Epigenetics is the change in gene expression controlled by environmental factors and scientists at the Albert Einstein College of Medicine of Yeshiva University have published their research in the PLOS Genetics journal suggesting that Autism Spectrum Disorder can result from environmental causes.
ASD is a hidden epidemic in the United States with rates as high as one in sixty eight children affected according to the latest estimates from the CDC (Center for Disease Control); a 30% increase in two years.
The researchers in this study focused on genetic as well as environmental influences in older mothers who have an increased risk of having children with ASD and analyzed the buccal epithelial cells of children that line the cheek. The study analyzed 47 children with ASD and 48 normally developing children of mothers who were 35 and older.
“We hypothesized that whatever influences lead to ASD in children of older women probably are already present in the reproductive cells that produce the embryo or during the very earliest stages of embryonic development — in cells that give rise to both the buccal epithelium and the brain,” said Dr. Greally, the study’s senior author and professor of genetics, of medicine and of pediatrics, director of the Center for Epigenomics. “This would mean that whatever abnormalities we found in the cheek cells of children with an ASD versus TD children should exist in their brain cells as well.”
The researchers examined the children’s cells for evidence of environmental effects in the form of methylated groups. “If environmental influences were exerted during embryonic development, they would encode a “memory” in cells that we can detect as chemical alterations of genes,” said Dr. Greally. “Most of these so-called epigenetic alterations are in the form of methyl groups that chemically bind to DNA. Such methyl groups are vital for controlling gene activity, but changes in methylation patterns can dysregulate cell function by altering gene expression or by silencing genes entirely.”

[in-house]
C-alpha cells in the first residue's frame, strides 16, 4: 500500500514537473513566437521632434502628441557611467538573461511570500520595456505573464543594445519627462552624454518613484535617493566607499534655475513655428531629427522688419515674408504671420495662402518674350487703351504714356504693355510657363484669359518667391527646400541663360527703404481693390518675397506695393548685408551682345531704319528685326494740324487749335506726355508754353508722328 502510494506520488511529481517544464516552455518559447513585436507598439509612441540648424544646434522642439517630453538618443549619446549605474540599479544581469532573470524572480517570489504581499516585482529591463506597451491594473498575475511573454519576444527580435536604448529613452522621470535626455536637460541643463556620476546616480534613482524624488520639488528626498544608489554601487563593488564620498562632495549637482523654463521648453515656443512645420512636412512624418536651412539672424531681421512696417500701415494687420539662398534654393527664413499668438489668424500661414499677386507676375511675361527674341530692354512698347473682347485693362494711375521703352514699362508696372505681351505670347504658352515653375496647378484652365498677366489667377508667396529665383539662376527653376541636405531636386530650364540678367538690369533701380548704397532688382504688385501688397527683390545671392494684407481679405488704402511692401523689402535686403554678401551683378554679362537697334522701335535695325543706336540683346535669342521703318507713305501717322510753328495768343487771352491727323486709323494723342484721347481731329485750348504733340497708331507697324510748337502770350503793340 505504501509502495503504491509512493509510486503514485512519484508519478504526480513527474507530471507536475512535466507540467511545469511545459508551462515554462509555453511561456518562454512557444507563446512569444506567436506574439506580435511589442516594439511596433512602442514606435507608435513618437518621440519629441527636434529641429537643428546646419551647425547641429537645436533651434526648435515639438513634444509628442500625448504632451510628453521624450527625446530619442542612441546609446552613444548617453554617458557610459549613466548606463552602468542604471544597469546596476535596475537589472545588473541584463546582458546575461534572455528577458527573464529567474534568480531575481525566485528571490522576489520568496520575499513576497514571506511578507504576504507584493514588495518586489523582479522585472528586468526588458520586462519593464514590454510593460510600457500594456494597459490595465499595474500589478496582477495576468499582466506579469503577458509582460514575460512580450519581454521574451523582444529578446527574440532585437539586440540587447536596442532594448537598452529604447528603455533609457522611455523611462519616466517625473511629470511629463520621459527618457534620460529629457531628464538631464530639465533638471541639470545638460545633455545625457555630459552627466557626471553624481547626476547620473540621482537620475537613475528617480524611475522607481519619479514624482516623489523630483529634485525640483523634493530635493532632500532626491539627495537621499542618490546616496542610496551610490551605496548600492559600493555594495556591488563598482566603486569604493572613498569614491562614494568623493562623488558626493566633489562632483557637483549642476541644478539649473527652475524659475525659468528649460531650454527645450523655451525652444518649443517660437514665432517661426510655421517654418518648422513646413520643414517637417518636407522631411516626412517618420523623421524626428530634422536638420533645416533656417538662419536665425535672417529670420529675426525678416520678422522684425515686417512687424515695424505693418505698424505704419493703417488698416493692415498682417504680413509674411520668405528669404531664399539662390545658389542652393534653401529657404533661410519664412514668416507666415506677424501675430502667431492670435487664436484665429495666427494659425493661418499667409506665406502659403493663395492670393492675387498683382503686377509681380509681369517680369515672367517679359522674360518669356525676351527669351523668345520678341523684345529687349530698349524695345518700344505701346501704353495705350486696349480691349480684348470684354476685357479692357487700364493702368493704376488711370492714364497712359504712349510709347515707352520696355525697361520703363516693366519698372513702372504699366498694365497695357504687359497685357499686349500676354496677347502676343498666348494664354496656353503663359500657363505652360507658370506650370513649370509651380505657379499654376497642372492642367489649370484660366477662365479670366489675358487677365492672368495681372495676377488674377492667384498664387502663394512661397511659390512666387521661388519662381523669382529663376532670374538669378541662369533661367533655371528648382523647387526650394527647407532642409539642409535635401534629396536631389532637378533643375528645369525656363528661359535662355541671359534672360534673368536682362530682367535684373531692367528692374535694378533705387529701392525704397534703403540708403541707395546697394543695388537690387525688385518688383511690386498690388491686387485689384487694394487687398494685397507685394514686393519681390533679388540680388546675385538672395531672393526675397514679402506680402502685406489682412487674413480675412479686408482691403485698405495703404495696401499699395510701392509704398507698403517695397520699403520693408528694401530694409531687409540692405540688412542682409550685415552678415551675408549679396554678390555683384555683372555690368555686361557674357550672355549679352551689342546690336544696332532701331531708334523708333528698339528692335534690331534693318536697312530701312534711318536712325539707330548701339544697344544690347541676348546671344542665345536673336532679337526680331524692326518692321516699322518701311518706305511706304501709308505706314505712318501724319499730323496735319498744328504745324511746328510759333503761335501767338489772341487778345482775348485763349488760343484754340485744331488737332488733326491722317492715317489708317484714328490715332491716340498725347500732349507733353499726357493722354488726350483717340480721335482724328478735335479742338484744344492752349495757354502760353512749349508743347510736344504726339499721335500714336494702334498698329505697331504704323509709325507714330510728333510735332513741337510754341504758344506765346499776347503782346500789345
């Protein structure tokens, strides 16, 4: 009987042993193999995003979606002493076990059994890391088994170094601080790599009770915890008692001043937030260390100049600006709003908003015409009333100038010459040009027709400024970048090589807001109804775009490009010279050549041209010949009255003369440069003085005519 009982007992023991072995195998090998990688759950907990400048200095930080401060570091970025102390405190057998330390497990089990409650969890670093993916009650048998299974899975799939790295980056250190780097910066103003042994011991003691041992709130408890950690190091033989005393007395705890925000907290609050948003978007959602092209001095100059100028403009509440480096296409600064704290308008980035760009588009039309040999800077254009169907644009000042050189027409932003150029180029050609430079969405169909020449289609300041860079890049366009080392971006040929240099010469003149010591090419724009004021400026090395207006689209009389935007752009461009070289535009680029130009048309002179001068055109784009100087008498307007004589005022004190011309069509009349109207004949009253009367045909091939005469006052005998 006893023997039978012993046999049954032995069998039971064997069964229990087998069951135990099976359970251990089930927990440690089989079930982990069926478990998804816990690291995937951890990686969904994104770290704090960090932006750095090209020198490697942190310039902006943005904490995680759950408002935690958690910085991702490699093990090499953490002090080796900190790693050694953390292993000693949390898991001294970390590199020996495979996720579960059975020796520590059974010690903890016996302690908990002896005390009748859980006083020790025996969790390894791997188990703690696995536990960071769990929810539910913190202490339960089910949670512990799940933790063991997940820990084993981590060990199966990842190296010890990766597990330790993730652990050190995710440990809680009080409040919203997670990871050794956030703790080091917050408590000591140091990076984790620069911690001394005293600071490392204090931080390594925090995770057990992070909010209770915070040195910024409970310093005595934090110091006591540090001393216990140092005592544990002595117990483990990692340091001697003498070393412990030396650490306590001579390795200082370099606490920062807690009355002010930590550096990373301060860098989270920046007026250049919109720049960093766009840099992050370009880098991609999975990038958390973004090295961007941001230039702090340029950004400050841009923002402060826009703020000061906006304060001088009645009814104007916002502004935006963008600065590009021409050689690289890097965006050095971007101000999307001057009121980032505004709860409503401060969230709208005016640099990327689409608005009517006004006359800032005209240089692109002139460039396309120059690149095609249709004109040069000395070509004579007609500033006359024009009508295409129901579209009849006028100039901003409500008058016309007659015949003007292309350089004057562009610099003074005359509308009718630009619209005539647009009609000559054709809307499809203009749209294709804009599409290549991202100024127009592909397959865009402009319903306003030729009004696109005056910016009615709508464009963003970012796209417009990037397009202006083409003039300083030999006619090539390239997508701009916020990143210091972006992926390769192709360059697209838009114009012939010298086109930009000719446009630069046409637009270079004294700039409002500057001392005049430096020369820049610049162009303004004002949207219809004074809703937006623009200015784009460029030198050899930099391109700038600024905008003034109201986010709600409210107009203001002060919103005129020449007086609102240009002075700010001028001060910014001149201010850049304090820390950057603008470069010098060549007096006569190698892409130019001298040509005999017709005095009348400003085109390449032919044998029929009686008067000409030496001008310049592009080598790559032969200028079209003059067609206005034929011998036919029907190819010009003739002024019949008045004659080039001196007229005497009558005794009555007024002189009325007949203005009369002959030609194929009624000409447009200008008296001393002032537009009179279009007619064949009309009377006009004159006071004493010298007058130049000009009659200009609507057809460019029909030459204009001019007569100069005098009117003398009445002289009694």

The study findings revealed that there two groups of genes that were epigenetically distinct in children with ASD compared with normal children. These genes have been associated with proteins expressed in the brain involved in nerve transmission functions previously shown to be impaired in ASD. The researchers may also have found a cause for the differentiation of ASD symptoms on the ASD spectrum as not all children possessed these two groups of distinctive genes, but were present in a subset of the ASD population examined. These genes interacted with genes known to be mutated in ASD individuals.
“Genes interact with each other to create molecular pathways that carry out important functions,” said Dr. Greally. “Our findings suggest that, at least in some individuals with an ASD, the same pathways in the brain seem to hit by both mutations and epigenetic changes. So the severity of someone’s ASD may depend on whether or not a gene mutation is accompanied by epigenetic alterations to related genes.”
The specific environmental factors related to causing these epigenetic effects in ASD individuals was not analyzed.
Esther R. Berko, Masako Suzuki, Faygel Beren, Christophe Lemetre, Christine M. Alaimo, R. Brent Calder, Karen Ballaban-Gil, Batya Gounder, Kaylee Kampf, Jill Kirschen, Shahina B. Maqbool, Zeineen Momin, David M. Reynolds, Natalie Russo, Lisa Shulman, Edyta Stasiek, Jessica Tozour, Maria Valicenti-McDermott, Shenglong Wang, Brett S. Abrahams, Joseph Hargitai, Dov Inbar, Zhengdong Zhang, Joseph D. Buxbaum, Sophie Molholm, John J. Foxe, Robert W. Marion, Adam Auton, John M. Greally. Mosaic Epigenetic Dysregulation of Ectodermal Cells in Autism Spectrum Disorder. PLoS Genetics, 2014; 10 (5): e1004402 DOI: 10.1371/journal.pgen.1004402